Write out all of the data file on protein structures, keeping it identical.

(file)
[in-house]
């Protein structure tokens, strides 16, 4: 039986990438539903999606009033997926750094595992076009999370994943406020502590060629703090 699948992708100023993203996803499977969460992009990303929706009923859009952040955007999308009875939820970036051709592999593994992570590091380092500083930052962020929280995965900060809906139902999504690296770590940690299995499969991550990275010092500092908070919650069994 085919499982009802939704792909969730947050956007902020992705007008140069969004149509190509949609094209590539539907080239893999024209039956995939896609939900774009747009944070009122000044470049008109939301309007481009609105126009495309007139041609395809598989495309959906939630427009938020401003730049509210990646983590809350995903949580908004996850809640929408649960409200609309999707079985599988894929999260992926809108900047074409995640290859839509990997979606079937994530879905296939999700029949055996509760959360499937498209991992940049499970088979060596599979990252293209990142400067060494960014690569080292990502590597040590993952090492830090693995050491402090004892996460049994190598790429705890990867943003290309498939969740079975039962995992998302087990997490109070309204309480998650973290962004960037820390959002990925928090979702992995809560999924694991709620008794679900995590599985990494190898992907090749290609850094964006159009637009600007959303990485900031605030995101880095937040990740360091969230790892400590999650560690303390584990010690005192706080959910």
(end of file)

[in-house]
């Protein structure tokens, strides 16, 4: 039986990438539903999606009033997926750094595992076009999370994943406020502590060629703090 699948992708100023993203996803499977969460992009990303929706009923859009952040955007999308009875939820970036051709592999593994992570590091380092500083930052962020929280995965900060809906139902999504690296770590940690299995499969991550990275010092500092908070919650069994 085919499982009802939704792909969730947050956007902020992705007008140069969004149509190509949609094209590539539907080239893999024209039956995939896609939900774009747009944070009122000044470049008109939301309007481009609105126009495309007139041609395809598989495309959906939630427009938020401003730049509210990646983590809350995903949580908004996850809640929408649960409200609309999707079985599988894929999260992926809108900047074409995640290859839509990997979606079937994530879905296939999700029949055996509760959360499937498209991992940049499970088979060596599979990252293209990142400067060494960014690569080292990502590597040590993952090492830090693995050491402090004892996460049994190598790429705890990867943003290309498939969740079975039962995992998302087990997490109070309204309480998650973290962004960037820390959002990925928090979702992995809560999924694991709620008794679900995590599985990494190898992907090749290609850094964006159009637009600007959303990485900031605030995101880095937040990740360091969230790892400590999650560690303390584990010690005192706080959910």